The good thing about Managua is that it is only about two and a half hours from San Juan del Sur - a great little beach town where we spent the weekend. Thanks to Daniel G.'s recommendation, we spent Saturday night in a lovely little inn called La Posada Azul (www.laposadaazul.com, for anyone planning a surf trip) - where we enjoyed the pool, the AC, and the hot showers. There was not a roach in sight - but there were a few caged birds by the pool that would whistle every time you walked by. This was very reassuring for someone who hadn't been in a bathing suit in a long while, and was a bit worried about blinding someone with her glowing white skin. You gotta take what you can get - even if its from a bird.

While we were there, I got the chance to go diving again. I'll have to say, the diving here, at least on this coast - leaves something to be desired - the visibility was pretty poor, and the surge about wiped me out. But, the boat ride alone made it worth it because the coastline was so amazing - so much so that I'm sharing this not very flattering picture of myself (post two dives) - so you can see how pretty it was.


The rest of the weekend was equally pituresque (though this isn't actually our hotel, but the ritzy resort where we went for lunch) - without the windblown hair and the sexy wet suit!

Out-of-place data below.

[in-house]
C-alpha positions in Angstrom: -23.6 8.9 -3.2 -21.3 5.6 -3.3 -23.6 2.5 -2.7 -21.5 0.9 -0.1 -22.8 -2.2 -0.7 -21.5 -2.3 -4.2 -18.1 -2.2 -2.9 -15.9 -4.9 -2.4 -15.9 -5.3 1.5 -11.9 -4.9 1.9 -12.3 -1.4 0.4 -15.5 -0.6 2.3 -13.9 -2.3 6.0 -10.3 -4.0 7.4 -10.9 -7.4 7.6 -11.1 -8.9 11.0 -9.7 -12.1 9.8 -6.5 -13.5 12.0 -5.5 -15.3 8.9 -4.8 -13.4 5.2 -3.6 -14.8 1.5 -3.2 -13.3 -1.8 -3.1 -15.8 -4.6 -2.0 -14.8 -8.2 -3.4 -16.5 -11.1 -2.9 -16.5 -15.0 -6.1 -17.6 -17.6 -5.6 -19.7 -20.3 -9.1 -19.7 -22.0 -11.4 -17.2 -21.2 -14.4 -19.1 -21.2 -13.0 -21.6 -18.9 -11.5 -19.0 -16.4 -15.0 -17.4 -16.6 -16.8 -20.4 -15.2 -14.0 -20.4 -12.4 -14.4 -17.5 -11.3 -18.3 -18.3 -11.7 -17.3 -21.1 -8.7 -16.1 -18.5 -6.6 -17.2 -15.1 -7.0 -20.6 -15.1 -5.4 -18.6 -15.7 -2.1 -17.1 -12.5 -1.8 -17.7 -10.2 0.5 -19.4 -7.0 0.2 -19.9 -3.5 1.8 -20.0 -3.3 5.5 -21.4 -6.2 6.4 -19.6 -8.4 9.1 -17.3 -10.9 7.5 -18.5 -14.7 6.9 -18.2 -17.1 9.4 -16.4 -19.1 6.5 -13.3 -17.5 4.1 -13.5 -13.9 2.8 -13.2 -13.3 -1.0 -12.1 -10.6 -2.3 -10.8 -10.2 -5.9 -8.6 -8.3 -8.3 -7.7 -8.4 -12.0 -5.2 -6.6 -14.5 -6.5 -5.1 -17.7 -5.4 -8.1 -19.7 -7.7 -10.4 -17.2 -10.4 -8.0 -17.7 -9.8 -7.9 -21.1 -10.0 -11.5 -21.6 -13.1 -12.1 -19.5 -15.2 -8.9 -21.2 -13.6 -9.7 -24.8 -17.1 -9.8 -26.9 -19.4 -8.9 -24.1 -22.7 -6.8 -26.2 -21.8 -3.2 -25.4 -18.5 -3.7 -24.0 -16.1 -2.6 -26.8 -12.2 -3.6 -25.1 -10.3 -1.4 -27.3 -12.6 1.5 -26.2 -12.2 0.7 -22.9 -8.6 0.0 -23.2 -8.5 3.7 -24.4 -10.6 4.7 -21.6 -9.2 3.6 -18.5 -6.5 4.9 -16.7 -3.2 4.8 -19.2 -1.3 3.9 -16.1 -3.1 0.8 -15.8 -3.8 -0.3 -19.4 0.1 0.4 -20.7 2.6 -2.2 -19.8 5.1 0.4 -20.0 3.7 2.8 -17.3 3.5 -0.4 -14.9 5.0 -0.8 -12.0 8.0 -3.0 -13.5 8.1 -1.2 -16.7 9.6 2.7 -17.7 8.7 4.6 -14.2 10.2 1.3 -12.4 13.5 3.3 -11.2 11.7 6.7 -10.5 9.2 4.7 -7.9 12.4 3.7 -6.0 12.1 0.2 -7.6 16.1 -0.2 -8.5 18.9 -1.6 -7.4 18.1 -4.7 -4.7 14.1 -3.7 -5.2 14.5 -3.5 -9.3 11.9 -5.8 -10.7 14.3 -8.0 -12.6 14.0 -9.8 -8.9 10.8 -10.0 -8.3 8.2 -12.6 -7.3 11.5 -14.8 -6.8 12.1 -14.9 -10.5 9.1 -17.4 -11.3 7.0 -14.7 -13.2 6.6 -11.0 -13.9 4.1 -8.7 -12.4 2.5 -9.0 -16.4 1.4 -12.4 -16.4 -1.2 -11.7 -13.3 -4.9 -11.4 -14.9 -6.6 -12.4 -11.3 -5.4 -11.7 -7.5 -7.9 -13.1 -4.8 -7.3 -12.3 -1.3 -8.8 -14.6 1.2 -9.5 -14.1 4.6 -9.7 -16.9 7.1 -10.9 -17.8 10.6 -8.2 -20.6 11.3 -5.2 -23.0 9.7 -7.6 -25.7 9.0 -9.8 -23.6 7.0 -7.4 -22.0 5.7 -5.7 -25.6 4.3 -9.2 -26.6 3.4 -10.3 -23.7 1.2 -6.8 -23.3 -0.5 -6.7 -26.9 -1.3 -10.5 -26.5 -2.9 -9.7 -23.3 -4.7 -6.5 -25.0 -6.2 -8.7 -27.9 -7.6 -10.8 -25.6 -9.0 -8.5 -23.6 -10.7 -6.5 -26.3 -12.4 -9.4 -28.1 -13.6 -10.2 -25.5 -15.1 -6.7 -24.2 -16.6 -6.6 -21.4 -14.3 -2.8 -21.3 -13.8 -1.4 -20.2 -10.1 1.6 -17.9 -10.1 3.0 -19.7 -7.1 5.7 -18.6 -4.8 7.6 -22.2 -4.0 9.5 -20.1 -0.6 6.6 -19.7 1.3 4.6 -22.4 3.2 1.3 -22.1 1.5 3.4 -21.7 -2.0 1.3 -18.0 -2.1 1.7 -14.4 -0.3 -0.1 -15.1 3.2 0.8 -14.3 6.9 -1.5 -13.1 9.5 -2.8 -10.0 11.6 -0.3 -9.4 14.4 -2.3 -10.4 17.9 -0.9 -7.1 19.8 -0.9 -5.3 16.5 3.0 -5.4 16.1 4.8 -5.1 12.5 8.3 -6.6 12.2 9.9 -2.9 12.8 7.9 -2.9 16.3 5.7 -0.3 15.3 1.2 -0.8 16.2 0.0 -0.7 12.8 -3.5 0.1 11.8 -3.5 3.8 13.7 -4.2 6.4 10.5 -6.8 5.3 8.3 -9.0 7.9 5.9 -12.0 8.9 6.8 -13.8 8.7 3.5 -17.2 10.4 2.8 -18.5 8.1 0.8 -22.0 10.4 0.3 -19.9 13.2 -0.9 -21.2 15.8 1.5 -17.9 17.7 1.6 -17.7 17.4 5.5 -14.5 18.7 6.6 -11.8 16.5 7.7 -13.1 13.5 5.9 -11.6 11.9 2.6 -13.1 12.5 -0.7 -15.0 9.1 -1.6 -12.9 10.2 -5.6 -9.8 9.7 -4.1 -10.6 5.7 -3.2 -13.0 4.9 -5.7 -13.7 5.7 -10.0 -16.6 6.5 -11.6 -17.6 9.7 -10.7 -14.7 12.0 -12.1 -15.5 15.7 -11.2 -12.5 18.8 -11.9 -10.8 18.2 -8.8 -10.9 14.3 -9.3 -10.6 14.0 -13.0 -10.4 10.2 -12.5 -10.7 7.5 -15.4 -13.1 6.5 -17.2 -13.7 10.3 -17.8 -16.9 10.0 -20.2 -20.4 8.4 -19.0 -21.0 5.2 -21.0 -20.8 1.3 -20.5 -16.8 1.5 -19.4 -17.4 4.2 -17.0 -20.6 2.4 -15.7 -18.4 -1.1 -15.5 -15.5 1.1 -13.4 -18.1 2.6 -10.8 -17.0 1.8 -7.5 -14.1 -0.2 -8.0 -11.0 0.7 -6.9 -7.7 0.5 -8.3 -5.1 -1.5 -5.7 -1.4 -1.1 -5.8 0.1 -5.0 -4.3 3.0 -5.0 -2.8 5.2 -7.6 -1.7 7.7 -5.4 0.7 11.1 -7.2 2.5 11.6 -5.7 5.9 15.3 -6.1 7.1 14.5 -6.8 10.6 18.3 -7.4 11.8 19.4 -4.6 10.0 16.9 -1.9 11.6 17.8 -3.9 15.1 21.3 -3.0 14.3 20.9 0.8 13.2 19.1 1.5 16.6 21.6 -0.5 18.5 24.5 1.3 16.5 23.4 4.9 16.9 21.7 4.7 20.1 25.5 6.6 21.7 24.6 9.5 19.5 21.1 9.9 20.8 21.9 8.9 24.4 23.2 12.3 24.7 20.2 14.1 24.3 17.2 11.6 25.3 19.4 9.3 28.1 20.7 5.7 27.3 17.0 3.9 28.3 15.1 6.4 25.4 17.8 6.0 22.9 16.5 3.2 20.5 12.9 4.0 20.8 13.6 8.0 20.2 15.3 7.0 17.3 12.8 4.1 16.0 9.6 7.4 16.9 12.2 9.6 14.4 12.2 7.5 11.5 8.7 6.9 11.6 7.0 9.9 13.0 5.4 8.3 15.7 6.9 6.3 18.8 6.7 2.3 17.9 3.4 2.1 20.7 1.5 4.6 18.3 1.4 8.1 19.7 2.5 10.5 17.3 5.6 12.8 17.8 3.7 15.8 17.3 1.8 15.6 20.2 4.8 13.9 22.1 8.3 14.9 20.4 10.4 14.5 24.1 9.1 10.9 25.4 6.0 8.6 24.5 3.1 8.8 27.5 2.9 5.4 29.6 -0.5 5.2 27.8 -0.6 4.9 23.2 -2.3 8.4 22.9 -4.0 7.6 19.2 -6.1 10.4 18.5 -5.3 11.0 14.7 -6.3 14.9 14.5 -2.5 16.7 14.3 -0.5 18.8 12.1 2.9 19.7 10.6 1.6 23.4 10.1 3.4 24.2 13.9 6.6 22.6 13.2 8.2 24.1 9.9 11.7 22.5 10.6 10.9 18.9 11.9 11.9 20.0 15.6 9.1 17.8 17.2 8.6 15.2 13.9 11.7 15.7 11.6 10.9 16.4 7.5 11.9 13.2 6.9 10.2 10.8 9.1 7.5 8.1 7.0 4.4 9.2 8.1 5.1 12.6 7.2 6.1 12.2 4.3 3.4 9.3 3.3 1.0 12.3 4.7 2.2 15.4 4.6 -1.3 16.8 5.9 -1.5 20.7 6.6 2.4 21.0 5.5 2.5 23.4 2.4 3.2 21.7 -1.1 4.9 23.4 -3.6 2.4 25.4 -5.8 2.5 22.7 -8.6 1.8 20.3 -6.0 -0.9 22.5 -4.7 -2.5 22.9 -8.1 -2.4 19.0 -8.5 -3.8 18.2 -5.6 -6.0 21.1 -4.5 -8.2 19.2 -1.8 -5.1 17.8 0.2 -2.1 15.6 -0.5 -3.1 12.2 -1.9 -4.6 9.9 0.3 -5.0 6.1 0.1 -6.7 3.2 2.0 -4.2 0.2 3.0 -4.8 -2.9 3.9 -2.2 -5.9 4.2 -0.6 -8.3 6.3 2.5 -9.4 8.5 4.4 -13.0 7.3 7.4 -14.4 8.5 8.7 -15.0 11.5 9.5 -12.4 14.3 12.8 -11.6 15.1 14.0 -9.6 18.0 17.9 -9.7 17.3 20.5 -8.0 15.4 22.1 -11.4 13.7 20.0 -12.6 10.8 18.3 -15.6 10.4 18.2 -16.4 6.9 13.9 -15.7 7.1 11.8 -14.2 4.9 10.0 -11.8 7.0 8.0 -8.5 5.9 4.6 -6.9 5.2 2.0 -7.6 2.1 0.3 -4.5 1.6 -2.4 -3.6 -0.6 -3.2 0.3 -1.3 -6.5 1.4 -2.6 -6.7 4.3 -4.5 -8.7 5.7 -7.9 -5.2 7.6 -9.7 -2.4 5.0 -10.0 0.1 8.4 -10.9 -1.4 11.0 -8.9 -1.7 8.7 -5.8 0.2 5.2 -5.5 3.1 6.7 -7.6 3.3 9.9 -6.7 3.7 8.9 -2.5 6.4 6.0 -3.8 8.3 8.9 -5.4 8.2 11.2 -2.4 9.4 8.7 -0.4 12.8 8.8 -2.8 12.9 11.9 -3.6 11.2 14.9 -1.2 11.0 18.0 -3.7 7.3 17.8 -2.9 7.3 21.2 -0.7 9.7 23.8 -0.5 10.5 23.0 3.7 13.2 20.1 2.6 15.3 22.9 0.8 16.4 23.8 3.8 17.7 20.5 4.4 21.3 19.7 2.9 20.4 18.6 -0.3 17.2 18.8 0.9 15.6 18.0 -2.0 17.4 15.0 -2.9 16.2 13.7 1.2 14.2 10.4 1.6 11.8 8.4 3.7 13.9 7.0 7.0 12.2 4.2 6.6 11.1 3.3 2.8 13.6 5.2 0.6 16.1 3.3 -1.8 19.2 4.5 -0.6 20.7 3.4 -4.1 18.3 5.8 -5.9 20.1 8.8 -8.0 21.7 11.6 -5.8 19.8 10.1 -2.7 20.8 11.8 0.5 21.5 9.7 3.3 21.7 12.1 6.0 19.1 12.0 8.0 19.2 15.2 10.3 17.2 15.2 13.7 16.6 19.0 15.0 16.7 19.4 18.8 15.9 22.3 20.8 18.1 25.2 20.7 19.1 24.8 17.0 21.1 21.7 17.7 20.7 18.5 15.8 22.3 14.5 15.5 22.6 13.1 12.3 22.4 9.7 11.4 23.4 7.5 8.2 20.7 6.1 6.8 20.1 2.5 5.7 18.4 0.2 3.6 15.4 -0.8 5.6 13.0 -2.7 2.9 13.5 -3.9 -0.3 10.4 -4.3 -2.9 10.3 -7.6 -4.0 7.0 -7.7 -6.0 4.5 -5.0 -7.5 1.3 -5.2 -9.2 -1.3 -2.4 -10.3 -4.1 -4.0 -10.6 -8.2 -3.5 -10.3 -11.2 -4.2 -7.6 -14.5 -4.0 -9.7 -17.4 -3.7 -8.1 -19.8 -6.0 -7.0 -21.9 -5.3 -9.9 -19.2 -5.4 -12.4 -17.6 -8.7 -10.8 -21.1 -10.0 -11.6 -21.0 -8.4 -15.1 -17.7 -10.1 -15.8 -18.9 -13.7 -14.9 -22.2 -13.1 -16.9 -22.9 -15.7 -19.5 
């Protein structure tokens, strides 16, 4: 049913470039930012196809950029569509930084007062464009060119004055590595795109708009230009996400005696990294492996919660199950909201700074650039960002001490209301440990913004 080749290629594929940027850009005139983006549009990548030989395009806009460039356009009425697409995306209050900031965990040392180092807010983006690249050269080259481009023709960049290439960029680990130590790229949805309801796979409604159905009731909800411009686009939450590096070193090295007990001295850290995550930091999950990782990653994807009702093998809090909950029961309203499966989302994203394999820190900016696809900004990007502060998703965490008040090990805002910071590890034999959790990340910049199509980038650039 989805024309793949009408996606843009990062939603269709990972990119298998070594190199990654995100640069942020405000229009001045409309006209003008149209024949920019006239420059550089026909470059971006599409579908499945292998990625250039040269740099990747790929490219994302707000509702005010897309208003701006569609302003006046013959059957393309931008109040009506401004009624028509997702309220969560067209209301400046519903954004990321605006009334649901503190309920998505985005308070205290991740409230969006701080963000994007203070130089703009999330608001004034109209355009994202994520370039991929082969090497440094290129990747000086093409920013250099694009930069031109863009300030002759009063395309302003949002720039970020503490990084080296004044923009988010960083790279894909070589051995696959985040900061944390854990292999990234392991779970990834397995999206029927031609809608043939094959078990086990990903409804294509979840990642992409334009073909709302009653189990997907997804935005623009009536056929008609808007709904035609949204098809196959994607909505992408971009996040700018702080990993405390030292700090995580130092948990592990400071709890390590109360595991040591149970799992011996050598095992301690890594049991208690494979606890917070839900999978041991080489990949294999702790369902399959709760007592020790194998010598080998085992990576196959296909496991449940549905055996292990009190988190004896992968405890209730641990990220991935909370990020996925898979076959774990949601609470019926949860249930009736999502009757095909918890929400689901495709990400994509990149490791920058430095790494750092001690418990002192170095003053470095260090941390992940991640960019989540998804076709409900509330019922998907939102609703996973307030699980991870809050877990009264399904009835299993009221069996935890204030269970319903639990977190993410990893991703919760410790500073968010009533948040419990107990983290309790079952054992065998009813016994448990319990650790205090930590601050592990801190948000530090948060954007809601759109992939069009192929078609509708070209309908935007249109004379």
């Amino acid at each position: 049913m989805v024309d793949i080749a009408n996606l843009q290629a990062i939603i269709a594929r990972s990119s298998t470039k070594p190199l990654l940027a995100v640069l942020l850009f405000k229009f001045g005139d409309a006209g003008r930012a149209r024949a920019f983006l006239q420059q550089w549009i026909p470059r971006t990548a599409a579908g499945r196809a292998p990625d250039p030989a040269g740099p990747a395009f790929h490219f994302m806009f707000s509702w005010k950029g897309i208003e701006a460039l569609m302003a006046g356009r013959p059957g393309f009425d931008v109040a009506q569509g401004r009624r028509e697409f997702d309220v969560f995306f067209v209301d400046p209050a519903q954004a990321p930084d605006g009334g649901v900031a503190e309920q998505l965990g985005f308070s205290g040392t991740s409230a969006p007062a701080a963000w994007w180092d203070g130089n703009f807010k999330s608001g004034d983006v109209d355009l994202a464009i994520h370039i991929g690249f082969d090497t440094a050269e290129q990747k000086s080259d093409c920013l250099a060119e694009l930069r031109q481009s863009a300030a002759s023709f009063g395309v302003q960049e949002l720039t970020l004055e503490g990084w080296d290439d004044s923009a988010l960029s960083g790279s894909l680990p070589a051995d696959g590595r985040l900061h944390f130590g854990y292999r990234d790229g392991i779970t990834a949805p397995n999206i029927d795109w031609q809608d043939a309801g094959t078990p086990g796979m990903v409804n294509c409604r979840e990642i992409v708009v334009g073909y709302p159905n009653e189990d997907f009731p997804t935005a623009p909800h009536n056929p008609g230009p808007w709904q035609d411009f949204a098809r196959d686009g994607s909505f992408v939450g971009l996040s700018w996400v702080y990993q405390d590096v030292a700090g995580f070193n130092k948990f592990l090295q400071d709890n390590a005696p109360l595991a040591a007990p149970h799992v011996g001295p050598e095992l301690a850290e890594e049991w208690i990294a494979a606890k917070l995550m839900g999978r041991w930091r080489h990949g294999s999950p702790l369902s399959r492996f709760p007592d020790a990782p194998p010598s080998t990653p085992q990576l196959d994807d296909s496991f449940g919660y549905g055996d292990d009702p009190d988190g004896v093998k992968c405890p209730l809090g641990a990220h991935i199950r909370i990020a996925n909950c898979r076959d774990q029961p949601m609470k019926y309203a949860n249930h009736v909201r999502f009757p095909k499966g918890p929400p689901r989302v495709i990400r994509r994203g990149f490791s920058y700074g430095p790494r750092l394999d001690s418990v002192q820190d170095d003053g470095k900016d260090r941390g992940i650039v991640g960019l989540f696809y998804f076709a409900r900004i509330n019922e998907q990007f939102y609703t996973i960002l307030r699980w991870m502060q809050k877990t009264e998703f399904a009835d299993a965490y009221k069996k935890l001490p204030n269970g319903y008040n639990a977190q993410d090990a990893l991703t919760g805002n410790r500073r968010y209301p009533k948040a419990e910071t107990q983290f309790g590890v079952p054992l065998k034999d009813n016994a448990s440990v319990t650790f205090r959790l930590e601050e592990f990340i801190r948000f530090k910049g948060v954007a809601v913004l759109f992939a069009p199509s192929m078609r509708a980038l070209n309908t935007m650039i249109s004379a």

This week has gotten off to quite the start, with a twelve hour work day that is becoming the norm. In addition to my main projects, I had my first consulting session today with an entrepreneur who eventually hopes to apply for funding from Agora. She has started a small business selling specialized Nicaraguan sweets, and now has the opportunity to potentially sell them through Wal-Mart (which owns most of the big grocery stores here). I'll be working with her over the next few weeks to guide her through writing a new business and expansion plan - which makes me wish I had actually learned something in my operations class this year! Nevertheless, it should be a good learning process (for both of us), and a good excuse to try the sweets.

(Note: I just reread through this post and found and corrected a bunch of typos - but for those of you who just recently started reading my blog, I thought I should reiterate my disclaimor in my original post that I make no apologies for spelling and grammatical errors made on the road!)

Posted by jme75 20:32 Archived in Nicaragua Comments (0)

Real World Managua, Episode I